The Wildlife Code of Missouri requires the head, tail, and skin to remain attached to all paddlefish while on the water, so paddlefish should not be cleaned until off of the water. Also, extracted paddlefish eggs may not be possessed while on waters of the state or adjacent banks and may not be transported. Paddlefish eggs may not be bought, sold, or offered for sale. Additionally, paddlefish or their parts, including eggs, may not be used for bait.
Learn more about Missouri’s official aquatic animal, regulations, snagging reports, and more at short.mdc.mo.gov/Z3n.
March 1 marks the opening of catch-and-keep trout fishing at Bennett Spring State Park near Lebanon, Montauk State Park near Licking, Roaring River State Park near Cassville, and Maramec Spring Park near St. James. The catch-and-keep season at the trout parks runs through Oct. 31.
MDC operates trout hatcheries at all four parks. To help predict angler turnout on opening day, hatchery staff rely on permit records going back more than 70 years. Montauk, Bennett Spring, and Roaring River hatchery staff expect crowds of about 2,000 anglers at each location, and Maramec Spring staff is planning for a crowd of about 1,000. Based on these predictions, hatchery staff will stock three trout per expected angler on opening day for a total of more than 21,000 fish, averaging a foot in length. The hatcheries will also stock a mix of “lunkers,” ranging from 3 to 10 pounds.
Trout anglers need a daily trout tag to fish in Missouri’s trout parks. Daily trout tags can only be purchased at each of the four trout parks. Missouri residents 16 to 64 need a fishing permit in addition to the daily tag. Nonresidents 16 and older also need a fishing permit. Missouri fishing permits are available from numerous vendors around the state, online at mdc.mo.gov/buypermits, or through MDC’s free mobile apps, MO Hunting and MO Fishing, available for download through Google Play for Android devices or the App Store for Apple devices.
For more information on trout fishing in Missouri, visit short.mdc.mo.gov/Z3m.
To prevent the spread of the invasive alien called didymo or “rock snot,” trout anglers are reminded that the use of shoes, boots, or waders with porous soles of felt, matted, or woven fibrous material is prohibited at all trout parks, trout streams, Lake Taneycomo, and buffer areas. Get more information at short.mdc.mo.gov/Z3s.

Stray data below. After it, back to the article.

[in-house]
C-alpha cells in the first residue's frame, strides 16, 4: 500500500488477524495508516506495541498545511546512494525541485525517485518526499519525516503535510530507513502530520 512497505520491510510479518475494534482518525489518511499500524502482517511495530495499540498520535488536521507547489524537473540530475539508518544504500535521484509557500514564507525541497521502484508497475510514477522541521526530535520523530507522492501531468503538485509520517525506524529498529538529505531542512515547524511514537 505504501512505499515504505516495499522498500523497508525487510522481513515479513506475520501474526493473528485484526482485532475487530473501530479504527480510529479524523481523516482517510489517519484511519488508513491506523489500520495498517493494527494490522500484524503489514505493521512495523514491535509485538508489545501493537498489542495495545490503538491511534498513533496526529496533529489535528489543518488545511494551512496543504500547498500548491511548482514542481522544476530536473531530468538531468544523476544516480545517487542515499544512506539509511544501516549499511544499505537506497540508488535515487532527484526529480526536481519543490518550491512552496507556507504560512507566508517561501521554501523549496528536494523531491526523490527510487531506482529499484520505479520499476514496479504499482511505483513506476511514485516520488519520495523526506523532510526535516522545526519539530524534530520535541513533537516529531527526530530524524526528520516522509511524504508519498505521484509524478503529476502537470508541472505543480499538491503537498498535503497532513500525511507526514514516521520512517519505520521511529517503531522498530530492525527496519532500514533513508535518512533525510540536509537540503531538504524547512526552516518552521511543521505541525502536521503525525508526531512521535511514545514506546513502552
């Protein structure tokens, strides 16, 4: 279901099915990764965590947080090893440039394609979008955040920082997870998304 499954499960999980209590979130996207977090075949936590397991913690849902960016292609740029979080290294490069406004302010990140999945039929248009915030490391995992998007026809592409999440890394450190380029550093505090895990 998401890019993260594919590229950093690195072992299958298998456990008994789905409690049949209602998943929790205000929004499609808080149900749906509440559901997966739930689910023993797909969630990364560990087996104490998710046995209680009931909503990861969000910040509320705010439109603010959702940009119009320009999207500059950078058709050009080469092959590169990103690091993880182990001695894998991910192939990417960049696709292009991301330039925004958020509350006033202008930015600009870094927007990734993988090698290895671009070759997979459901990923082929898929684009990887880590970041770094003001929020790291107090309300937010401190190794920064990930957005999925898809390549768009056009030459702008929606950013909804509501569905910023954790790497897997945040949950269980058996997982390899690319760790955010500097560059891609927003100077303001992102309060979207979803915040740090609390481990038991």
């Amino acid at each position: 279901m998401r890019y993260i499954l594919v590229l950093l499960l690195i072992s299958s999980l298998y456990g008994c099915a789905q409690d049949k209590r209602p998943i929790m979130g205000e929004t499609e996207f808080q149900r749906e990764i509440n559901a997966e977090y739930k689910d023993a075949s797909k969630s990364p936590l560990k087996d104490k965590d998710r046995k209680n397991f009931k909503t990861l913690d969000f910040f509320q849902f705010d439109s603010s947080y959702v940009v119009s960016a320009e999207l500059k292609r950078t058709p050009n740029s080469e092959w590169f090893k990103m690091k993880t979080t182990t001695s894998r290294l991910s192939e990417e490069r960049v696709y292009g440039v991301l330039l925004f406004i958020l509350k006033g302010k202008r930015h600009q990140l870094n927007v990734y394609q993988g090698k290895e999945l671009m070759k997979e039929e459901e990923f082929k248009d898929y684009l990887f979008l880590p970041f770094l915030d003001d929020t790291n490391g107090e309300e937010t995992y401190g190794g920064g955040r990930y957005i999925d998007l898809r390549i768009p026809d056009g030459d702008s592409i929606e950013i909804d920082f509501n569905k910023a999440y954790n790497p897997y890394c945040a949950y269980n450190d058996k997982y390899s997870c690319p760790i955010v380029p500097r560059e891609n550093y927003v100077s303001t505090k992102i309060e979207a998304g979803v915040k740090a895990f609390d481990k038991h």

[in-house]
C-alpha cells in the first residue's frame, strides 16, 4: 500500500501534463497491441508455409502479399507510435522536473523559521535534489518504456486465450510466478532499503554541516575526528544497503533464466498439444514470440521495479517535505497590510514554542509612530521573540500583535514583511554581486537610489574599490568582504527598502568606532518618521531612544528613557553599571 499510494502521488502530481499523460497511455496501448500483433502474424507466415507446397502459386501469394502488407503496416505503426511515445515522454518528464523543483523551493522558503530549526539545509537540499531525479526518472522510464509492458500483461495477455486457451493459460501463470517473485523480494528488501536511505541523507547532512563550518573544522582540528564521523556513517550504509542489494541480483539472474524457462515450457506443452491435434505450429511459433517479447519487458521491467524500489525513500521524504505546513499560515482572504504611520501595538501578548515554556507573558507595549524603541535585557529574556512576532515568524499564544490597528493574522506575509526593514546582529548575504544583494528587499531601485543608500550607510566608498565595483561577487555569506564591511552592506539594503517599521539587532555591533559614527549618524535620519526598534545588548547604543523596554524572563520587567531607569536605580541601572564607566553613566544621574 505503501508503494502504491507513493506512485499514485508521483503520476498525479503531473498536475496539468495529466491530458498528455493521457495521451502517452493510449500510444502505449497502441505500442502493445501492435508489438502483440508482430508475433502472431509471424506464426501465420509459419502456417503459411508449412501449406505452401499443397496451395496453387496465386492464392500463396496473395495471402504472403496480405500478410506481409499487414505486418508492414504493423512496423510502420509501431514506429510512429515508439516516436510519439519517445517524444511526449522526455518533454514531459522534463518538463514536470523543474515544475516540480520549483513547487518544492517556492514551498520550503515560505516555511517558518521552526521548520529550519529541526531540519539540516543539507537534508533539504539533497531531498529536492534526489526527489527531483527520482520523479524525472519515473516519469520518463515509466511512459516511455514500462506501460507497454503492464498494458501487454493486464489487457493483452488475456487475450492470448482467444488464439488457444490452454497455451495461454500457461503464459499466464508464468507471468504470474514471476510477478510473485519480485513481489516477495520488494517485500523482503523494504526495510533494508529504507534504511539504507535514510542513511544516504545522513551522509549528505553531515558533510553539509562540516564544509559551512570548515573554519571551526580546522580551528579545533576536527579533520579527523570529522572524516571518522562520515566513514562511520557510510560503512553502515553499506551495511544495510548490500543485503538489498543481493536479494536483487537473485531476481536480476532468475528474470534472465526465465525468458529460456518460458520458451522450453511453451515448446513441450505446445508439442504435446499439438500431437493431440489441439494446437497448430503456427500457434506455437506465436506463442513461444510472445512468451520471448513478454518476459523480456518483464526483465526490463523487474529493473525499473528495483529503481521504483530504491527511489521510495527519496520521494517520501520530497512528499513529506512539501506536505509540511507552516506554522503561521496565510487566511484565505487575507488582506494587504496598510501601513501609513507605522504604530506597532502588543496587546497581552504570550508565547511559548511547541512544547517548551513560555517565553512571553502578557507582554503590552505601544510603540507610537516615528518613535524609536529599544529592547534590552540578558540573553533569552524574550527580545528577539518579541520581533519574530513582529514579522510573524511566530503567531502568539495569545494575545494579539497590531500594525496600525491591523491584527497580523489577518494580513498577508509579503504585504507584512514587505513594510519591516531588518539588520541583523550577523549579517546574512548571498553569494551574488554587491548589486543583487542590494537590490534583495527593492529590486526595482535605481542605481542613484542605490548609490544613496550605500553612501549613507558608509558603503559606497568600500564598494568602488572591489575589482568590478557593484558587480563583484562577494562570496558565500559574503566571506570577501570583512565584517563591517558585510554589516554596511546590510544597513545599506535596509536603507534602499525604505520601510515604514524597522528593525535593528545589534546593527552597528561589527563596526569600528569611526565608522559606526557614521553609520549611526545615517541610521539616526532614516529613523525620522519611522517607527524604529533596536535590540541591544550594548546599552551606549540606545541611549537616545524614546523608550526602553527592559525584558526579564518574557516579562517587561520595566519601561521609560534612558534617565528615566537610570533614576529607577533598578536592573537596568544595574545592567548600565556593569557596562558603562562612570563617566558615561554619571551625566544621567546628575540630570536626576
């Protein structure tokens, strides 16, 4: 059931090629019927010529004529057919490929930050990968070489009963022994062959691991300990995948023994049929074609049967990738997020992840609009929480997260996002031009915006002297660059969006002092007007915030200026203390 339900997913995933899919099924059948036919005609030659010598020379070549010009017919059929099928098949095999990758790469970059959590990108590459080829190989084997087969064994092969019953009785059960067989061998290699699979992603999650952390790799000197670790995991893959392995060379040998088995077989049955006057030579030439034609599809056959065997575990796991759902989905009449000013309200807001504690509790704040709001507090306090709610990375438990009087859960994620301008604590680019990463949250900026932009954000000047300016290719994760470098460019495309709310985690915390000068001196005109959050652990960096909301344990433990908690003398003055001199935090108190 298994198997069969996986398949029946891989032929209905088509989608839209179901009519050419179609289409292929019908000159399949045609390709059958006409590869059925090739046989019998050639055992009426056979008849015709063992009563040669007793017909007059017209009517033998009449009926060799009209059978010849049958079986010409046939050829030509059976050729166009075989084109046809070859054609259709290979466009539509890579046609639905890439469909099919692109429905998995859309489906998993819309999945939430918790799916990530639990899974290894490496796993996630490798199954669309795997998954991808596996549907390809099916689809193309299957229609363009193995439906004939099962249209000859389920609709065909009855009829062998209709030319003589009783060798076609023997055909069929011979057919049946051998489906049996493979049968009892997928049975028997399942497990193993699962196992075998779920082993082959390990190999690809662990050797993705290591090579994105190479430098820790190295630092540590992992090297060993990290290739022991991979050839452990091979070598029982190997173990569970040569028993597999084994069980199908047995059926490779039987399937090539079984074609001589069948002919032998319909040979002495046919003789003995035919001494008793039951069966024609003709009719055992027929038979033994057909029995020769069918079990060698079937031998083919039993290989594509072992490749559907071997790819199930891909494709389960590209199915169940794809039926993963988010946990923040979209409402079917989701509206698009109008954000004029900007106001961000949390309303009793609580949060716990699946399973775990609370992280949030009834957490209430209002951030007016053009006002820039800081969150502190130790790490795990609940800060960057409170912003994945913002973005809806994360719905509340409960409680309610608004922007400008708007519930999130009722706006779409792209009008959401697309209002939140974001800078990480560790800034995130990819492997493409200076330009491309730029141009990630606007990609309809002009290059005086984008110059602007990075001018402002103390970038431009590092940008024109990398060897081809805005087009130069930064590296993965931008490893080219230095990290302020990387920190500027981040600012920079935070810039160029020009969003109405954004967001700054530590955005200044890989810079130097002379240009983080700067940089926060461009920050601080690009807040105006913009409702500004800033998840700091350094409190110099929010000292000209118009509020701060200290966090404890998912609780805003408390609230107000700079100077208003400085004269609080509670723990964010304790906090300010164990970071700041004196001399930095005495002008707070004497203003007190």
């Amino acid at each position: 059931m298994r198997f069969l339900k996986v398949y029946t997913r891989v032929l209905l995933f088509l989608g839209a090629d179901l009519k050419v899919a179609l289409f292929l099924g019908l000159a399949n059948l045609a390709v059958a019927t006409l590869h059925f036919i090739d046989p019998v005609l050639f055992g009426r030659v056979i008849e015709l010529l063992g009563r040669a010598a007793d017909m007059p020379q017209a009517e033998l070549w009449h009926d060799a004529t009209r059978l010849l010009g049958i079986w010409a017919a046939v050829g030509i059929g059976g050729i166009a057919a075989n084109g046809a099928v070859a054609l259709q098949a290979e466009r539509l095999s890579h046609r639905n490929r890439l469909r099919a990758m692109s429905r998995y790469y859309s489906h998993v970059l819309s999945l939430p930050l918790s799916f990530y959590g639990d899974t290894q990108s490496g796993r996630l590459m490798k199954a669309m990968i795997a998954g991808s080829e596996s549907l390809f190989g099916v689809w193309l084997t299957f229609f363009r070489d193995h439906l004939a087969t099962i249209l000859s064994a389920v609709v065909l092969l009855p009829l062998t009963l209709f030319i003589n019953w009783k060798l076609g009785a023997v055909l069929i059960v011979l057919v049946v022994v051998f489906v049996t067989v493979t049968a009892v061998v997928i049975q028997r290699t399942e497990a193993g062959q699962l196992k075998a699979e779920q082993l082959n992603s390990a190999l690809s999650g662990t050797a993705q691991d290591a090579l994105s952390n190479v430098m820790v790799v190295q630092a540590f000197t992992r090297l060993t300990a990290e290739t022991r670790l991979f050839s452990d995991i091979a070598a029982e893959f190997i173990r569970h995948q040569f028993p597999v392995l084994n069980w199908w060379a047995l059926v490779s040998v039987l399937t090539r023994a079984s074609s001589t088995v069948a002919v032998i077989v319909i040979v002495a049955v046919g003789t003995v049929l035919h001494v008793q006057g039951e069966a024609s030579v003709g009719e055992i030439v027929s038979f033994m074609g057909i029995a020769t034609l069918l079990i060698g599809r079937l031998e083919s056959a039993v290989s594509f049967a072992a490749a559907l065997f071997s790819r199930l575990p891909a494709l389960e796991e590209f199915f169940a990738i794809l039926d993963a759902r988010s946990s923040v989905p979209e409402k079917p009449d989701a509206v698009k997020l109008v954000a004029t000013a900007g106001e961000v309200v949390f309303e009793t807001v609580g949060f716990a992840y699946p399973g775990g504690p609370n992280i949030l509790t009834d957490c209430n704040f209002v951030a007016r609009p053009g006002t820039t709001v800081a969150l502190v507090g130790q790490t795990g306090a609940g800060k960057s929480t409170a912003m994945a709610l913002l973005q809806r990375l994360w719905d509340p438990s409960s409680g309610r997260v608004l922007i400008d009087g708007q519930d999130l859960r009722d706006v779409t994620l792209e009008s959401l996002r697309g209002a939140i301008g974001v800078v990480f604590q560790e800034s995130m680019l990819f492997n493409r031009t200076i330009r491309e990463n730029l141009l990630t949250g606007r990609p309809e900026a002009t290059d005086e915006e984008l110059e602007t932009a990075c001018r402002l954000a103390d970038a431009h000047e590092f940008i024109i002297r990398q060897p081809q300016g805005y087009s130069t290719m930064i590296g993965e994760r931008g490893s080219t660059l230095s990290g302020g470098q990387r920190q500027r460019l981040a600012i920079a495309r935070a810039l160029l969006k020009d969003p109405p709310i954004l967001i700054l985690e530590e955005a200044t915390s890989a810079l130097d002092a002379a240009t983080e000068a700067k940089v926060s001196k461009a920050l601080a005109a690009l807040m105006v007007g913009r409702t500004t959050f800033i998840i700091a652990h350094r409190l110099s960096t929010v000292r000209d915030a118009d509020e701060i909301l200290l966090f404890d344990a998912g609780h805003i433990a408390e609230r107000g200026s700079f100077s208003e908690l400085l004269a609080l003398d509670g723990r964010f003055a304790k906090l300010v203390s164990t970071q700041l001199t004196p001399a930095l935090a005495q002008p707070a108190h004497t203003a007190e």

Join us March 8 from 1–2 p.m. to learn more about fishing in Missouri through our MDC Wild Webcast: Discover Nature Fishing. The webcast will feature a short presentation by MDC fisheries staff, followed by an open question session. To register, visit short.mdc.mo.gov/Z38.
MDC will also offer Wild Webcasts on birding in May, mountain lions in September, and invasive animals and plants in November. Dates and other details will be available in future issues of the Missouri Conservationist.
Curious about how the Conservation Department’s George O. White State Forest Nursery near Licking operates? Department staff will offer behind-the-scenes public tours this spring. Tours will showcase how the nursery grows, stores, and ships almost 3 million seedlings each year.
The open house is scheduled April 1 from 9 a.m.
to 2 p.m. To reserve a spot on the tour, call 573-
674-3229, ext. 0.
Henbit is a branching, soft, weedy plant with square stems. This nonnative weed blooms from February–November, and can be found statewide, but is most common south of the Missouri River. Its flowers are small, bright lavender with red spots, and have an unpleasant odor. Except for the leaves right beneath the flower clusters, all leaves are rounded, scalloped, and close to the ground. Henbit can grow up to 10 inches tall. Hummingbirds, butterflies, and bees drink nectar from these early-blooming flowers, and some species of birds consume the minute seeds. The plants can play a role in binding soils that are otherwise bare and prone to erosion. —photograph by Jim Rathert
The season starts with the youth portion April 8 and 9, followed by the regular season April 17 through May 7. Get details on hunting regulations, harvest limits, allowed methods, required permits, and other related information from our 2017 Spring Turkey Hunting Regulations and Information booklet available where permits are sold. Get more information on turkey hunting at short.mdc.mo.gov/Z3h
We work with you and for you to sustain healthy fish, forests, and wildlife.
Each year, the Missouri Department of Conservation works with fire
departments around the state to help put out thousands of wildfires that can
consume tens of thousands of acres. Any person who starts a fire for any
reason is responsible for its control and any potential damages it may cause.
You can help prevent wildfires by observing the following tips.
• Call 911 at the first sign of a fire getting out of control.
Editor - Angie Daly Morfeld
Art Director - Cliff White
Associate Editor - Bonnie Chasteen
Staff Writer - Heather Feeler
Staff Writer - Kristie Hilgedick
Staff Writer - Joe Jerek
Photographer - Noppadol Paothong
Photographer - David Stonner
Designer - Les Fortenberry
Designer - Marci Porter
Designer - Stephanie Thurber
Circulation - Laura Scheuler